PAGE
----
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Figure 3: Direct inhibition of T cell expansion by CD8 T cell CD40L blockade. 2.5 × 106 naive OT-I–RAG−/− cells (Ly5.2) were transferred to Ly5.1 CD40L−/− mice. Mice were treated daily with αCD40L or control antibody starting at 1 d before immunization. 2 d after transfer mice were immunized with 5 mg OVA, and 3 d later MLN and LP cells were isolated and analyzed by flow cytometry for the presence of donor cells by analysis of Ly5.2 and CD8 expression. In unimmunized mice, OT-I cells comprised 0.4% of MLN cells and were undetectable in LP cells (data not shown).

Mentions: The results thus far demonstrated a role for CD40L in CD8 T cell activation, but did not indicate whether this effect was direct or indirect. To test this, we transferred OT-I–RAG−/− cells into CD40L-deficient mice and attempted to block activation with MR1. In this experiment, only the transferred CD8 T cells were capable of expressing CD40L, so that any inhibitory effect must be mediated at the level of the OT-I cells. After OT-I cell transfer, immunization of CD40L−/− mice with sOVA resulted in substantial proliferation in the periphery and appearance of OT-I cells in the LP (Fig. 3). Treatment with anti-CD40L mAb resulted in partial inhibition of OT-I accumulation in MLNs and much greater inhibition of OT-I accumulation in the LP (Fig. 3). Little inhibition of OT-I expansion in PLNs was observed (data not shown). These results were similar to those obtained in CD40L-competent mice (Fig. 1 and Fig. 2), and indicated that CD40L expressed by CD8 T cells was responsible for activation of OT-I cells destined for the mucosa.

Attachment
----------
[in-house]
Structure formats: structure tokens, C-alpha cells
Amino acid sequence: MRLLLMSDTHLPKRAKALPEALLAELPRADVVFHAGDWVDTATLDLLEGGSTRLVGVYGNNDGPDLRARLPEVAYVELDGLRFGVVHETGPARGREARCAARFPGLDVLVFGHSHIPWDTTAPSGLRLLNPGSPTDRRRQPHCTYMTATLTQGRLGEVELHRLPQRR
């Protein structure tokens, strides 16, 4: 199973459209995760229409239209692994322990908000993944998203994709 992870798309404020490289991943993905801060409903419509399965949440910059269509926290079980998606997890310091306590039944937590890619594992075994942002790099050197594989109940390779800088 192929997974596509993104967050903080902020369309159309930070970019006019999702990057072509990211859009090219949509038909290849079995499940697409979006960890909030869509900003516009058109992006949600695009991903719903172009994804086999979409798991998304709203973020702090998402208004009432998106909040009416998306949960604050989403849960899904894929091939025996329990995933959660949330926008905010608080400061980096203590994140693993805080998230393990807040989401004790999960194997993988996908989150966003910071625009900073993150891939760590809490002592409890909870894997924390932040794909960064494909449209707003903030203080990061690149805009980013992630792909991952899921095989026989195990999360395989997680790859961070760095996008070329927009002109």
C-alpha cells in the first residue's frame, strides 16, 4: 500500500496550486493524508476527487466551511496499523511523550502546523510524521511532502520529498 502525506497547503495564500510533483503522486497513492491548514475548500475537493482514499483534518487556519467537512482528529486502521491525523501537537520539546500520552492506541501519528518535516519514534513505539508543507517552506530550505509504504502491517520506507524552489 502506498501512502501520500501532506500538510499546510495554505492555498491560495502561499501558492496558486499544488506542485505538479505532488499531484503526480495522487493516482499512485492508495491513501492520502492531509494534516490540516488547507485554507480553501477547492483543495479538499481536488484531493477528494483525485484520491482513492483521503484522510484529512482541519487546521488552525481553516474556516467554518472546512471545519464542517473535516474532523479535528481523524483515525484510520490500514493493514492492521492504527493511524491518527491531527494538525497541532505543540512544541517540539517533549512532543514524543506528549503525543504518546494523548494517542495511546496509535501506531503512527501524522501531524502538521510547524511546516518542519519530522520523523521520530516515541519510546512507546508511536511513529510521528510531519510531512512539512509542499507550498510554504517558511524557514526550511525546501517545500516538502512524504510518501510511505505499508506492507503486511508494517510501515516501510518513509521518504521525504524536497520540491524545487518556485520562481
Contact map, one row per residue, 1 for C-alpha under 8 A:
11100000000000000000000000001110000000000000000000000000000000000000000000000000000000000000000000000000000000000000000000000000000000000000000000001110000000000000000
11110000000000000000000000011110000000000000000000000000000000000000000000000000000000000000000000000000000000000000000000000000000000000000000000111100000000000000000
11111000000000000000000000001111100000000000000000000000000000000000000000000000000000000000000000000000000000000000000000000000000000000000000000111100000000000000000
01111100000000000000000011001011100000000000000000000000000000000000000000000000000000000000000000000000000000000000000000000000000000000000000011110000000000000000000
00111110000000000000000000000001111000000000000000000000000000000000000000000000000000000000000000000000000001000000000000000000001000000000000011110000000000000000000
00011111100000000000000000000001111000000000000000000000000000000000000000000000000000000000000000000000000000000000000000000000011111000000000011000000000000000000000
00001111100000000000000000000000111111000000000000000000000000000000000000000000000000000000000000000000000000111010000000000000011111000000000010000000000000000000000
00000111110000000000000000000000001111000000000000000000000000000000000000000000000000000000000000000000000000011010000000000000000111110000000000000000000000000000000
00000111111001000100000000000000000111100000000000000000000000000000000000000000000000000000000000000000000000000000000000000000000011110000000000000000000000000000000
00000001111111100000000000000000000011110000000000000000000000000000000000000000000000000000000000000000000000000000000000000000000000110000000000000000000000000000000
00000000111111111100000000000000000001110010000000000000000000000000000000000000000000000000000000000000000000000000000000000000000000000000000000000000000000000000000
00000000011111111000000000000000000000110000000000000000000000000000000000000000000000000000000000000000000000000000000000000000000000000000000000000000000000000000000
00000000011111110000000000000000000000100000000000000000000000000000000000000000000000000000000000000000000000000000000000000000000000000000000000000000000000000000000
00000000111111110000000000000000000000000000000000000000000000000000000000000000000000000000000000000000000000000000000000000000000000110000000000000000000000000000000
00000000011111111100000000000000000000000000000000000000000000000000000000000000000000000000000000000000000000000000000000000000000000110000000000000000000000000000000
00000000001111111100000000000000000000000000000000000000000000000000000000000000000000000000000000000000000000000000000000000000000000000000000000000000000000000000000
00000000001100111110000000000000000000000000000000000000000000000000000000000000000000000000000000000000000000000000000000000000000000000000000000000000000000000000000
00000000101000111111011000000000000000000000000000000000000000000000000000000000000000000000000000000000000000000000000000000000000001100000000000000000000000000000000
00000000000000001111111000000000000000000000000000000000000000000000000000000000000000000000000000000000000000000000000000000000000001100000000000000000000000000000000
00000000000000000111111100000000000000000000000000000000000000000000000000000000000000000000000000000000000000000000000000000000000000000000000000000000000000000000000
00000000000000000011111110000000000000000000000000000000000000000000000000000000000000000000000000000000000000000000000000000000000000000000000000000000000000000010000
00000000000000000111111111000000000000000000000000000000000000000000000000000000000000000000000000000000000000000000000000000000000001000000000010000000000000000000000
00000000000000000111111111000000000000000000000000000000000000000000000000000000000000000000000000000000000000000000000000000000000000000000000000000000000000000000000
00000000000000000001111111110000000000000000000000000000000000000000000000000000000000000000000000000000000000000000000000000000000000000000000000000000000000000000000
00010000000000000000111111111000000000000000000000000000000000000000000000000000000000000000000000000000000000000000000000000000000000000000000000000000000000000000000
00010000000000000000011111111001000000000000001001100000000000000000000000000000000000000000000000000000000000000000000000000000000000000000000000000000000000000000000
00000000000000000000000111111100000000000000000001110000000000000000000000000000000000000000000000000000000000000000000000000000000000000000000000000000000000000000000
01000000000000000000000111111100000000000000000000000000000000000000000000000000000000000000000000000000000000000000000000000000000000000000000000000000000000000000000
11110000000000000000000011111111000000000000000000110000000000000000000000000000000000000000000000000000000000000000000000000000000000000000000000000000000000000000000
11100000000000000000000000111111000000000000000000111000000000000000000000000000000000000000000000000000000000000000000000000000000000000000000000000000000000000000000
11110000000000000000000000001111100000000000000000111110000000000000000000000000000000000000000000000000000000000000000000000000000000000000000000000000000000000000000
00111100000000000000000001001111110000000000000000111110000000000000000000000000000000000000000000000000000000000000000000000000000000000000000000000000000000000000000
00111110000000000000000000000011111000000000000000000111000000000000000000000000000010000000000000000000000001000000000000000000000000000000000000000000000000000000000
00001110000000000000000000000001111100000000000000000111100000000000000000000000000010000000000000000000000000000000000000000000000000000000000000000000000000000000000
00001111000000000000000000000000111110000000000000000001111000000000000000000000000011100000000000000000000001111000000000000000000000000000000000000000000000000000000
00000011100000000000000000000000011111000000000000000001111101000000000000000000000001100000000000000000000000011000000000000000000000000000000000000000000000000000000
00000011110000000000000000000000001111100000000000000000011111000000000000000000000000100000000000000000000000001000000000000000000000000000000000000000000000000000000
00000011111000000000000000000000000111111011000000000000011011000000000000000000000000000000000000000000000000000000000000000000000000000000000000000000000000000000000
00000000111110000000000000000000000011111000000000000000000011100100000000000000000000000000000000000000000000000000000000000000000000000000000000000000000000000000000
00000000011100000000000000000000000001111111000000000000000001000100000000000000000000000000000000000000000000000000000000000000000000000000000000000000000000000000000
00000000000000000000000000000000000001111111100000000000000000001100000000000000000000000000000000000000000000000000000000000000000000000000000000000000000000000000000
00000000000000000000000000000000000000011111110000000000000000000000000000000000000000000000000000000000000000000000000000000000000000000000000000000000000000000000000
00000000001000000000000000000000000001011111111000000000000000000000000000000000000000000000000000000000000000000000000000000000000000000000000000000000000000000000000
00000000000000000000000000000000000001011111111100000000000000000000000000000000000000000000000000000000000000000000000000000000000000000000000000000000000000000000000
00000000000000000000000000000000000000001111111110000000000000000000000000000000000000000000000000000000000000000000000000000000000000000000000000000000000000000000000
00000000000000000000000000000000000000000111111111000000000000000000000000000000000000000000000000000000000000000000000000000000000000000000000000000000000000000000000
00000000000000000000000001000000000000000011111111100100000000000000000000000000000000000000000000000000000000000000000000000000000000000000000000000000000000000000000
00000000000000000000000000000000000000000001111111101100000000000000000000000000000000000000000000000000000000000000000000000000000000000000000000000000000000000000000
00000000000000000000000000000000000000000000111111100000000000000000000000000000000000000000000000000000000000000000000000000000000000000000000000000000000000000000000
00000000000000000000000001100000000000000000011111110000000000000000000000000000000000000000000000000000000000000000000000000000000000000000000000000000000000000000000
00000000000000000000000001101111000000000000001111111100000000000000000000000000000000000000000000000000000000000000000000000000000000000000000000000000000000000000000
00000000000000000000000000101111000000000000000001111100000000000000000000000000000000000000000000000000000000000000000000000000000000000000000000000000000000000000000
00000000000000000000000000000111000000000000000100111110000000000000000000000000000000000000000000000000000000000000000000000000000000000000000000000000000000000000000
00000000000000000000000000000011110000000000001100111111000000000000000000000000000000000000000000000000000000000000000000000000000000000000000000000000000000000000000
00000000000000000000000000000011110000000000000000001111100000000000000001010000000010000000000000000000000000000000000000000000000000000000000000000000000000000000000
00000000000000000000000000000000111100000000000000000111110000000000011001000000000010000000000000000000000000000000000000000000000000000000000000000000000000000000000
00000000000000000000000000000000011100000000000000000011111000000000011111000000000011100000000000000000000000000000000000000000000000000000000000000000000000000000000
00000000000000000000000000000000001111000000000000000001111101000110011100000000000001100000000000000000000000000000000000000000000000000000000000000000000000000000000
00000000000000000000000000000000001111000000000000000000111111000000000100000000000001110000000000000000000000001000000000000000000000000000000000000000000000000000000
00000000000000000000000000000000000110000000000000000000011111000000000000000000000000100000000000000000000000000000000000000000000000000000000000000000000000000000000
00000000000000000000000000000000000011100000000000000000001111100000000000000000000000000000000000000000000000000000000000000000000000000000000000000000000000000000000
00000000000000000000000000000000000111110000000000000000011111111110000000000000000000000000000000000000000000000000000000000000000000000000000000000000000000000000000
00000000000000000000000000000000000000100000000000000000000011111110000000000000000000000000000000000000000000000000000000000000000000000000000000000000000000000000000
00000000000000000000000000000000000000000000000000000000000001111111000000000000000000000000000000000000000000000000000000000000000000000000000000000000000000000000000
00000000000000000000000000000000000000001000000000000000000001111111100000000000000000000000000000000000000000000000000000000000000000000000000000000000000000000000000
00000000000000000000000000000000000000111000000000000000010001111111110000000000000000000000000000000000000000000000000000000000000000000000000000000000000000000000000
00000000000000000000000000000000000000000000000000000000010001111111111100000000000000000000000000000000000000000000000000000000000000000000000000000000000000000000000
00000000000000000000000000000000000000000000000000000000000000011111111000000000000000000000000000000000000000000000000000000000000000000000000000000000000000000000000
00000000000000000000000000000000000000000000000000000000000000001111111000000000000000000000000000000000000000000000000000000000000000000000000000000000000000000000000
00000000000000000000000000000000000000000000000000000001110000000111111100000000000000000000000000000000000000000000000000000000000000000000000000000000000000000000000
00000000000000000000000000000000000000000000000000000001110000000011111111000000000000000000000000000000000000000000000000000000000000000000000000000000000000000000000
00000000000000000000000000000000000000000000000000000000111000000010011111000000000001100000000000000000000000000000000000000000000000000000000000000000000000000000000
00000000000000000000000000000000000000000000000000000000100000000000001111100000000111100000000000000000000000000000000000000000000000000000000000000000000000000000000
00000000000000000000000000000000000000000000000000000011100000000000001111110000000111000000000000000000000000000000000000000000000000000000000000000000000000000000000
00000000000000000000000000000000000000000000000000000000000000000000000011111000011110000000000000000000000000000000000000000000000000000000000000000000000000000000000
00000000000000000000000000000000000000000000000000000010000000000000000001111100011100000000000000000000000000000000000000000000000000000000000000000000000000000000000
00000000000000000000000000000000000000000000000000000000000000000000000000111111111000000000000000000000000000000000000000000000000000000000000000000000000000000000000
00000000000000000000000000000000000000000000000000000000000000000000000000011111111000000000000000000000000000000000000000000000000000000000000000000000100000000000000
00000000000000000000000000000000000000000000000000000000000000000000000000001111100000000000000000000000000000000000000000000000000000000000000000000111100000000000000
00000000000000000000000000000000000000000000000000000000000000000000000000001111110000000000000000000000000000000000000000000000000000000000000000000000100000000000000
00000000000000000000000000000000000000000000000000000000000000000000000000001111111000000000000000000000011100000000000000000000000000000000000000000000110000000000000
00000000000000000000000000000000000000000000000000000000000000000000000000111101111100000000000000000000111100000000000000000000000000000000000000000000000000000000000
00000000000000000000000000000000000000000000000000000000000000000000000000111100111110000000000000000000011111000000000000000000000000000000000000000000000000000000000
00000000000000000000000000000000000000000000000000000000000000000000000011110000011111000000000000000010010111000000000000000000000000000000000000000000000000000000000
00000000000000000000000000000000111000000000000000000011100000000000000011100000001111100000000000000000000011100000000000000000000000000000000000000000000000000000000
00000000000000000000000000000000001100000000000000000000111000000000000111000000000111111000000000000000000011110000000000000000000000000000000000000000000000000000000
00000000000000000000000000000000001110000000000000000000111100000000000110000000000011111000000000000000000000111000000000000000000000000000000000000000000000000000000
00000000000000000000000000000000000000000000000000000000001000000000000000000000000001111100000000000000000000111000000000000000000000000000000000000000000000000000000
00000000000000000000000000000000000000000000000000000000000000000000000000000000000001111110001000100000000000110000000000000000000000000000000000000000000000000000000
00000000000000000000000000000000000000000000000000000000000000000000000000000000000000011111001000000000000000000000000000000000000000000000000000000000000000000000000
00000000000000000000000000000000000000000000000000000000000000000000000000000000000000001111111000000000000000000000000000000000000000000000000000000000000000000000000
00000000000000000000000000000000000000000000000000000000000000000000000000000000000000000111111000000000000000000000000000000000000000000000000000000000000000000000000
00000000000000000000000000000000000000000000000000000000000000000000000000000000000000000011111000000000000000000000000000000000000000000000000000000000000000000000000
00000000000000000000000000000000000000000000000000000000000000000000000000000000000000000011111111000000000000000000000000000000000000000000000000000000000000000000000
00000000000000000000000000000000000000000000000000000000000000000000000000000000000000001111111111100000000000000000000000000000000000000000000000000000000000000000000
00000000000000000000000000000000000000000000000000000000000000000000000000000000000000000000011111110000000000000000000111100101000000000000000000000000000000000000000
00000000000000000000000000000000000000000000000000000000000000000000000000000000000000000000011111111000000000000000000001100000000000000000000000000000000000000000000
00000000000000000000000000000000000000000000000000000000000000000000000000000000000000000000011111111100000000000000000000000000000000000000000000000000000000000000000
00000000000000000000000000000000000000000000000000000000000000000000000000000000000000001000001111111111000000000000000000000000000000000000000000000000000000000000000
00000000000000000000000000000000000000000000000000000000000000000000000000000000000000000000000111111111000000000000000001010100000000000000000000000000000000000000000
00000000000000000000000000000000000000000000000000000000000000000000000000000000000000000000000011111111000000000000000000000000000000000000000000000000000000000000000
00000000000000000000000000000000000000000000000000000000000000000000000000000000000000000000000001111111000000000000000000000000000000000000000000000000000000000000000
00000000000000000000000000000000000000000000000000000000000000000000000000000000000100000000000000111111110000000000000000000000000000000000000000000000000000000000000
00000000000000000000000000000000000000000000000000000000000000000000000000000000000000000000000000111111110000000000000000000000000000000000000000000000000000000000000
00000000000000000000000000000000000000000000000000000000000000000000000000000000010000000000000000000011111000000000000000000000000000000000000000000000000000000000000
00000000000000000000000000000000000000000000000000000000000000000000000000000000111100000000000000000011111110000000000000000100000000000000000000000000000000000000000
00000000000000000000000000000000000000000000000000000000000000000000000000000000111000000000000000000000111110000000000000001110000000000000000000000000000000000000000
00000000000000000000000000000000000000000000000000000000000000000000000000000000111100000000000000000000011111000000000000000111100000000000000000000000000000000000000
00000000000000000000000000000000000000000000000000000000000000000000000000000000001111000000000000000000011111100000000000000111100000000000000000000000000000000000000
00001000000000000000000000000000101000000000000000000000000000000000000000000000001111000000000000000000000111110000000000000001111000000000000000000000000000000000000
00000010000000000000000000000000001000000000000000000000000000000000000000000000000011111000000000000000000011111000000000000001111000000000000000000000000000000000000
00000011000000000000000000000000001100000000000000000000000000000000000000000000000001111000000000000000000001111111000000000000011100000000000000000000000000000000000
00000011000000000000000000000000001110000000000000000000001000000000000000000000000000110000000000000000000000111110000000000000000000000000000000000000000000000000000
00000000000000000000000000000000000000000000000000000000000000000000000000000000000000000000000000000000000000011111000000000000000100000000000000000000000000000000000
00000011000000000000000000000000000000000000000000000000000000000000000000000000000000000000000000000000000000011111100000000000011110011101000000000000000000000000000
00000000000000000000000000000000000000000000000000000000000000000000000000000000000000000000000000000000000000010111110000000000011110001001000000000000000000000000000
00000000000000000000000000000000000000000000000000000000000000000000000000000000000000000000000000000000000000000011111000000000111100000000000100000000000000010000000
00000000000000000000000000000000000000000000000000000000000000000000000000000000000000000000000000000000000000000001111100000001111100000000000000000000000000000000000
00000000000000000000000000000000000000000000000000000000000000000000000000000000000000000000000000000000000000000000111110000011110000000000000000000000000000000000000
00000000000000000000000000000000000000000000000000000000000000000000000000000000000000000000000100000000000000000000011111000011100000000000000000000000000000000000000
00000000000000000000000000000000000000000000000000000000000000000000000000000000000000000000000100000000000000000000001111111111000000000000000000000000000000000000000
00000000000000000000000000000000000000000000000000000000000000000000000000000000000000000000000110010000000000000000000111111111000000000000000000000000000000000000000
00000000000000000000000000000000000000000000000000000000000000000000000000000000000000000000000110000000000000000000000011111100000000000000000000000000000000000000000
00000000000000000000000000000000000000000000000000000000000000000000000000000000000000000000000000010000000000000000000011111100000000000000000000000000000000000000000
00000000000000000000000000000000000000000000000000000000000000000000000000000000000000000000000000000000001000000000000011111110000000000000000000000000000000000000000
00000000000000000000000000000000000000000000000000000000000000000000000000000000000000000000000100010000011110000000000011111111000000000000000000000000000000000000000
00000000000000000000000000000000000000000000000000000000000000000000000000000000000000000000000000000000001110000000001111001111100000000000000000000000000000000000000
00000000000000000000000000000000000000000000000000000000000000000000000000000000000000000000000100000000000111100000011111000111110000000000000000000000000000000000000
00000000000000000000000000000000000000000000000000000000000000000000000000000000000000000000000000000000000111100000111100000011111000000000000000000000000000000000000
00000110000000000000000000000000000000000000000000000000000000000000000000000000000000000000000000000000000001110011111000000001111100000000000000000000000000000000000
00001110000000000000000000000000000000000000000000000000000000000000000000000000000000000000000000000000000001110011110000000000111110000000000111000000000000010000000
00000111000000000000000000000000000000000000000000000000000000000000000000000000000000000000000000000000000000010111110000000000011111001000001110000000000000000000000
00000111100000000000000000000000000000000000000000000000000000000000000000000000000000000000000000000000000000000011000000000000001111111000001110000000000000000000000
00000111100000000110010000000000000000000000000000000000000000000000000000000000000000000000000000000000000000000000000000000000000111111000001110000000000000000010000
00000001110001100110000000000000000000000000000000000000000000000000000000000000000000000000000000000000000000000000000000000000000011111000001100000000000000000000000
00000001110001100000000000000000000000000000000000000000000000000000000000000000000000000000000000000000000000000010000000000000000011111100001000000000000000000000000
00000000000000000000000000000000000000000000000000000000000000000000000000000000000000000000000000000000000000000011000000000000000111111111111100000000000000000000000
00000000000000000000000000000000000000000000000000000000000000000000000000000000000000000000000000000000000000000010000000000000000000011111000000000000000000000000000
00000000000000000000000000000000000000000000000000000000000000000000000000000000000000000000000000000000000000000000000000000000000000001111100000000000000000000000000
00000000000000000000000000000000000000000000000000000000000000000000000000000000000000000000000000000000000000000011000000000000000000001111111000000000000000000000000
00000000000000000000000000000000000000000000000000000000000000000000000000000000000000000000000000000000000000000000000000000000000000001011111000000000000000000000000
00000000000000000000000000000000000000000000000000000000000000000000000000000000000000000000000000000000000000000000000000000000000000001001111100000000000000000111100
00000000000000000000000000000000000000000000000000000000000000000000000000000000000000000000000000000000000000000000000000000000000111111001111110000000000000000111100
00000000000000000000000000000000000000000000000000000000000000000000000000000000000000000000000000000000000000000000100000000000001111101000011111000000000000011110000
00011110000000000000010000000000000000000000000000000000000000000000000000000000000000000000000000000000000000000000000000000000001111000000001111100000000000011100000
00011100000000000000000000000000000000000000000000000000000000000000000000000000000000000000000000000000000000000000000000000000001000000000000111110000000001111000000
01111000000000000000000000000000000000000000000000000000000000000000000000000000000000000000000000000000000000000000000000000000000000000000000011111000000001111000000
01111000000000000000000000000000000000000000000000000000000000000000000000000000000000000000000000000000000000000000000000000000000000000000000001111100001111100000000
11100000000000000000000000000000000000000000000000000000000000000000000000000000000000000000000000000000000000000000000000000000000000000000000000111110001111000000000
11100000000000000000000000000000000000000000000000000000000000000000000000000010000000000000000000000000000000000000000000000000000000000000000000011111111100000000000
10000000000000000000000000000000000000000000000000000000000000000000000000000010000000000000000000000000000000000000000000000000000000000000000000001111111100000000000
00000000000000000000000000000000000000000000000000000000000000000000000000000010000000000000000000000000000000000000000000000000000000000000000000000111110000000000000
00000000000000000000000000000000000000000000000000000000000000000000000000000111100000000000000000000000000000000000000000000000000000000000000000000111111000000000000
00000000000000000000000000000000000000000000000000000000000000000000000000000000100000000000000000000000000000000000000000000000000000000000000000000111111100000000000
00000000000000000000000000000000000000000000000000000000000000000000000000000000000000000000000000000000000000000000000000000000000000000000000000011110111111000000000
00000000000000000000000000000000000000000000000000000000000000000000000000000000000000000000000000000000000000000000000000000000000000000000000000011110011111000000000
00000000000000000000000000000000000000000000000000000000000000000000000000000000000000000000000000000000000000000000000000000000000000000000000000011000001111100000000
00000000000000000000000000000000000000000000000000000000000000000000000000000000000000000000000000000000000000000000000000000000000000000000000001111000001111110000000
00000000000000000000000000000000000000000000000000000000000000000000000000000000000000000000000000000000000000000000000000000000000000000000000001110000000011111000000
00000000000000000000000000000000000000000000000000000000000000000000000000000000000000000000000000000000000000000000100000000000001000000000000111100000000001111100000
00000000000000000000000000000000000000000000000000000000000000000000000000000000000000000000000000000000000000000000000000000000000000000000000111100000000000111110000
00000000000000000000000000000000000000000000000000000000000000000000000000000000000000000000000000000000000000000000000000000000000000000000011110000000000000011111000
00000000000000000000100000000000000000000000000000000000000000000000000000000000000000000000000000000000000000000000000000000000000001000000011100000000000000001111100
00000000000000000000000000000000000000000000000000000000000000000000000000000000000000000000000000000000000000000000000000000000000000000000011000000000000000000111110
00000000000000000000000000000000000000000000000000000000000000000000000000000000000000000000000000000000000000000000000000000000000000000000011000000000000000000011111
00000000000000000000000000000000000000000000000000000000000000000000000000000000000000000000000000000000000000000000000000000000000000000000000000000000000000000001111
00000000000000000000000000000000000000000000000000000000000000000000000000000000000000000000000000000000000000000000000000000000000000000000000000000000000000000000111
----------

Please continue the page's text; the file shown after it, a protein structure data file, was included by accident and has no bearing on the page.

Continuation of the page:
A critical role for CD40-CD40 ligand interactions in amplification of the mucosal CD8 T cell response.

Lefrançois L, Olson S, Masopust D - J. Exp. Med. (1999)

Direct inhibition of T cell expansion by CD8 T cell CD40L blockade. 2.5 × 106 naive OT-I–RAG−/− cells (Ly5.2) were transferred to Ly5.1 CD40L−/− mice. Mice were treated daily with αCD40L or control antibody starting at 1 d before immunization. 2 d after transfer mice were immunized with 5 mg OVA, and 3 d later MLN and LP cells were isolated and analyzed by flow cytometry for the presence of donor cells by analysis of Ly5.2 and CD8 expression. In unimmunized mice, OT-I cells comprised 0.4% of MLN cells and were undetectable in LP cells (data not shown).
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Related In: Results  -  Collection

Show All Figures
getmorefigures.php?uid=PMC2195681&req=5

Figure 3: Direct inhibition of T cell expansion by CD8 T cell CD40L blockade. 2.5 × 106 naive OT-I–RAG−/− cells (Ly5.2) were transferred to Ly5.1 CD40L−/− mice. Mice were treated daily with αCD40L or control antibody starting at 1 d before immunization. 2 d after transfer mice were immunized with 5 mg OVA, and 3 d later MLN and LP cells were isolated and analyzed by flow cytometry for the presence of donor cells by analysis of Ly5.2 and CD8 expression. In unimmunized mice, OT-I cells comprised 0.4% of MLN cells and were undetectable in LP cells (data not shown).